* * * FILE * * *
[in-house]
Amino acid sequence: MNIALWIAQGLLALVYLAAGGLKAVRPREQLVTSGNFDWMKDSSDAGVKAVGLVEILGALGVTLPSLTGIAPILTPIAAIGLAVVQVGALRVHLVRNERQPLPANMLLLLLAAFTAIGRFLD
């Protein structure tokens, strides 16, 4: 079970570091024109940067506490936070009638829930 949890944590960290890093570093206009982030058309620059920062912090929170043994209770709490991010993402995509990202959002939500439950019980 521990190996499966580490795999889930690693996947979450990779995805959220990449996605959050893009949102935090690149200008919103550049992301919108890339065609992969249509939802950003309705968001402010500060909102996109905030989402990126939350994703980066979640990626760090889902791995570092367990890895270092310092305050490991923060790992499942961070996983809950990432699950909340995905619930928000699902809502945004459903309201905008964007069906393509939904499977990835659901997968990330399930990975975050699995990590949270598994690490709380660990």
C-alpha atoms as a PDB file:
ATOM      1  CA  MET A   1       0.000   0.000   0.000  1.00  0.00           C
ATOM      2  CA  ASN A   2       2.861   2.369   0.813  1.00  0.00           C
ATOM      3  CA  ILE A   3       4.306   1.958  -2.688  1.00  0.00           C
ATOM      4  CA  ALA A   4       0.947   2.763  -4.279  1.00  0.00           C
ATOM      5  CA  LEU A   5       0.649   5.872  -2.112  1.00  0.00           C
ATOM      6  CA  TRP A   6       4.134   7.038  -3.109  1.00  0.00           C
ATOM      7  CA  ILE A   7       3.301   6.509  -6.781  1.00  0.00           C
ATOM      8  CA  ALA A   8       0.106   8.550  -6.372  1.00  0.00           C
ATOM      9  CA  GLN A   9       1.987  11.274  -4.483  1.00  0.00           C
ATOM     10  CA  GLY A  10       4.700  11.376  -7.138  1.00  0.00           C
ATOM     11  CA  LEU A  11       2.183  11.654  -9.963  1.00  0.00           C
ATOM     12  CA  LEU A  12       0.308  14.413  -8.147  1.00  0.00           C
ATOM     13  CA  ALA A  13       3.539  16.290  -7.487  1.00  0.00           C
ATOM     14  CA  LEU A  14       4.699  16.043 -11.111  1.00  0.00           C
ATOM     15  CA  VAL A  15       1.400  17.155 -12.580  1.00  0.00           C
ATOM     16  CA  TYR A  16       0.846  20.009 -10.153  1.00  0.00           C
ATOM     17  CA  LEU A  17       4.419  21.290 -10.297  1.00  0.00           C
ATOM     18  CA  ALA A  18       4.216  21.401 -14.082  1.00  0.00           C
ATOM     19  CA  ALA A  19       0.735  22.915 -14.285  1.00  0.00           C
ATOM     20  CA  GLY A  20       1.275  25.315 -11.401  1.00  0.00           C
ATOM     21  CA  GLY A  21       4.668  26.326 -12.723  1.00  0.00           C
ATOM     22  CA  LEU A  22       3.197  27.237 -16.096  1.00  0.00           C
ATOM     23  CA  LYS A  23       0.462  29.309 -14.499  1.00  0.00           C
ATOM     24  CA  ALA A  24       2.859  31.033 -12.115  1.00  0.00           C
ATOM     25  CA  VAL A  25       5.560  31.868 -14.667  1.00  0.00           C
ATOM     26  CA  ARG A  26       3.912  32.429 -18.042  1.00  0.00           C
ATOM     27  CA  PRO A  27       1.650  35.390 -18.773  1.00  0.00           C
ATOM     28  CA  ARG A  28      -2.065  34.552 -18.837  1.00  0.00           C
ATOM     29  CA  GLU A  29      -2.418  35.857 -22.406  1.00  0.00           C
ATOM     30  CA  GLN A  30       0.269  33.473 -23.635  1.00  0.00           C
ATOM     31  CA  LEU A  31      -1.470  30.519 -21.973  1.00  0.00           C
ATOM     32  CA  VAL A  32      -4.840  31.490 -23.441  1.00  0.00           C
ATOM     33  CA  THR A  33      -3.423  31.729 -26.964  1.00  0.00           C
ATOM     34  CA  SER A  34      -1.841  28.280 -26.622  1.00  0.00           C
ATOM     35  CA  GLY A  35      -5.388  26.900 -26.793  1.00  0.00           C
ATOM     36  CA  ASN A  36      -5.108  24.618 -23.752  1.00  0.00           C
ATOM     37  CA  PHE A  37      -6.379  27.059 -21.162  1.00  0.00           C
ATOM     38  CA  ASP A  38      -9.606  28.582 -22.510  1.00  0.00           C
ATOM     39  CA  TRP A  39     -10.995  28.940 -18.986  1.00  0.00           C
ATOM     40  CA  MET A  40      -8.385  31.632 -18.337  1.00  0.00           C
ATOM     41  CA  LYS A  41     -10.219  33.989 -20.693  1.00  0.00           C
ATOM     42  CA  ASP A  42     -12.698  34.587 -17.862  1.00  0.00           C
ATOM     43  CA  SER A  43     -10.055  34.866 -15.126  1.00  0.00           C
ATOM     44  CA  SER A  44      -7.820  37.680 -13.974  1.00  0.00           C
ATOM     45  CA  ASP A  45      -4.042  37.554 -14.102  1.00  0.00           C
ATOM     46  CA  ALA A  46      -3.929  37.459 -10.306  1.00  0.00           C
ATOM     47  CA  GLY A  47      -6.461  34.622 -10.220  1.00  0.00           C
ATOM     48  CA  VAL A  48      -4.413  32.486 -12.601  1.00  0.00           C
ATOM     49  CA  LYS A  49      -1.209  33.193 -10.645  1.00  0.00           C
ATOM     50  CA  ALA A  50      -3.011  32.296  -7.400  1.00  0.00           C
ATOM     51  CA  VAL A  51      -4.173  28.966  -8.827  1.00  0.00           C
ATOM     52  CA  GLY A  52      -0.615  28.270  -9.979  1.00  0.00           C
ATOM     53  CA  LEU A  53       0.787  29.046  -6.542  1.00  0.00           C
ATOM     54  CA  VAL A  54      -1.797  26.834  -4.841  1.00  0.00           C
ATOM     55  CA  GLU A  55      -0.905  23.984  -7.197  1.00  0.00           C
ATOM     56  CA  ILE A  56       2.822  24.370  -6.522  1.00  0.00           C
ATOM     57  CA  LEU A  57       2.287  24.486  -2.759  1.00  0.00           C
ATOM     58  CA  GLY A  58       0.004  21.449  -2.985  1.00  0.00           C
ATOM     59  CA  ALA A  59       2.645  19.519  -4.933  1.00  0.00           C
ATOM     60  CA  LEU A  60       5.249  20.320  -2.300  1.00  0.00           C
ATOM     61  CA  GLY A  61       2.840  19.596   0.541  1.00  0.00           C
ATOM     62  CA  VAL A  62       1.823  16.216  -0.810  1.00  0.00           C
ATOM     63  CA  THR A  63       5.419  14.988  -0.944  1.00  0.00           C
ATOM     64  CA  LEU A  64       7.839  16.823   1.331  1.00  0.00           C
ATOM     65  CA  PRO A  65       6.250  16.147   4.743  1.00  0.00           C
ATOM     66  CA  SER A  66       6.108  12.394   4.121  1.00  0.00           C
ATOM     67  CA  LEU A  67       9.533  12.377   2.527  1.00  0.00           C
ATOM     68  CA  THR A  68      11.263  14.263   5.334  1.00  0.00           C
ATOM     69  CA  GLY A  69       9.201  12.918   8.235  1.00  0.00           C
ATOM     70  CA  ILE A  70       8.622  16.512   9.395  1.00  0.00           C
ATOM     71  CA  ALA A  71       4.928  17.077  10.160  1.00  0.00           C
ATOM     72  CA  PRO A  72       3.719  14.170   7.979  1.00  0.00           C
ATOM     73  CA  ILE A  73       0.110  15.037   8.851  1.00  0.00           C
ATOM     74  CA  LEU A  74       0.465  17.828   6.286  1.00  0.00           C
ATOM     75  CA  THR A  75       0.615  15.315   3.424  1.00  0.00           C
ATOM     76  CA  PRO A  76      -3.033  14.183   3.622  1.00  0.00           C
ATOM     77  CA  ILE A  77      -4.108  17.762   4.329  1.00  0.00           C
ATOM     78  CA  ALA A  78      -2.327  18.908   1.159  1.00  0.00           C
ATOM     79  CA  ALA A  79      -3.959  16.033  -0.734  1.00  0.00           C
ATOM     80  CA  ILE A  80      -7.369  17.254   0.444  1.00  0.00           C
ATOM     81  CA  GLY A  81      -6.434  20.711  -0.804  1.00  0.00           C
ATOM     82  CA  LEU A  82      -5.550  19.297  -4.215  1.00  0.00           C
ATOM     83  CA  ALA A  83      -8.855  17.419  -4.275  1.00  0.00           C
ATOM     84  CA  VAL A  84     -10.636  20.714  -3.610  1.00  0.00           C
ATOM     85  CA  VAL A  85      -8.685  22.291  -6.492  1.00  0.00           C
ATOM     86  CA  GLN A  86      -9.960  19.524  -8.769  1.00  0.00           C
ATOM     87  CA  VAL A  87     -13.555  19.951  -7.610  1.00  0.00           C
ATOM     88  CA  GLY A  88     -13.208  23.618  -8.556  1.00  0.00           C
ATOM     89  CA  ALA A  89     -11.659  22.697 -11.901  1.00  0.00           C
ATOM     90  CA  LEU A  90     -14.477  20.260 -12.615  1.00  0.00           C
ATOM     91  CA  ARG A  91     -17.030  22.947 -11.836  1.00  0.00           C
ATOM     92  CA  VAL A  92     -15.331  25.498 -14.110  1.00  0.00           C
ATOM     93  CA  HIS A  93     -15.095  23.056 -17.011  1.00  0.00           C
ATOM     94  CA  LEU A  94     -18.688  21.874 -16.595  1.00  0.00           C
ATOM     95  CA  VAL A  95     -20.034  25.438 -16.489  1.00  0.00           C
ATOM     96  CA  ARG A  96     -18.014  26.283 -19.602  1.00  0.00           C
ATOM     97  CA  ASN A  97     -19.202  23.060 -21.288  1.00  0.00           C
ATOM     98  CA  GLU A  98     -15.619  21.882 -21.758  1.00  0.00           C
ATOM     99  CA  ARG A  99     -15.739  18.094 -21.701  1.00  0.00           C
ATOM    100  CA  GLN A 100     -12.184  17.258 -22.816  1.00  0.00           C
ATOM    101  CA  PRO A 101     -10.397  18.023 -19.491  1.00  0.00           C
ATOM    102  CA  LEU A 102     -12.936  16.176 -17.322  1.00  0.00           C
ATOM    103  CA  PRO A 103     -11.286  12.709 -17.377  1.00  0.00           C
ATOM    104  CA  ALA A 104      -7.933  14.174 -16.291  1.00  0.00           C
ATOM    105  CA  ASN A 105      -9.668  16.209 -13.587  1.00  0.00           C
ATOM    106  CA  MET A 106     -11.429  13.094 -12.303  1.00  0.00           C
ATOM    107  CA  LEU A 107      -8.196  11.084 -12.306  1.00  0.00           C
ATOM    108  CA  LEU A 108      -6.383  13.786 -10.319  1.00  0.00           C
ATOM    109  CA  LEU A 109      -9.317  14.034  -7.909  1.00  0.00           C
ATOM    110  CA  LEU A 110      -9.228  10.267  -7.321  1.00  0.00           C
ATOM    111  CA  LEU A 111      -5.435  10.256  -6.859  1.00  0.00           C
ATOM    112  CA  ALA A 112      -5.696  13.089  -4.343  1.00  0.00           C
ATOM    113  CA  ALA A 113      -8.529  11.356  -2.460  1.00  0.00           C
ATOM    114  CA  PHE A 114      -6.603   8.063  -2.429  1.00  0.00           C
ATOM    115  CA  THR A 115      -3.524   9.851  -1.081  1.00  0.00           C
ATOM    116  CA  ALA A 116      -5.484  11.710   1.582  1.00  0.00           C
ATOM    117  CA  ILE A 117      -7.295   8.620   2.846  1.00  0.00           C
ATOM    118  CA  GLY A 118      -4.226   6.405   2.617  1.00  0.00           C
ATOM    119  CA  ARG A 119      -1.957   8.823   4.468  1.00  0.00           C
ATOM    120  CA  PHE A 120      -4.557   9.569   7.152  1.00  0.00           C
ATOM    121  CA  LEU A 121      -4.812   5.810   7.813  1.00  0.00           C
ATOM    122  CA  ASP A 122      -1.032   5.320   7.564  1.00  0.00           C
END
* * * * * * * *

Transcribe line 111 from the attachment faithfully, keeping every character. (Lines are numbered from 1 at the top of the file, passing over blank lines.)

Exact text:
ATOM    107  CA  LEU A 107      -8.196  11.084 -12.306  1.00  0.00           C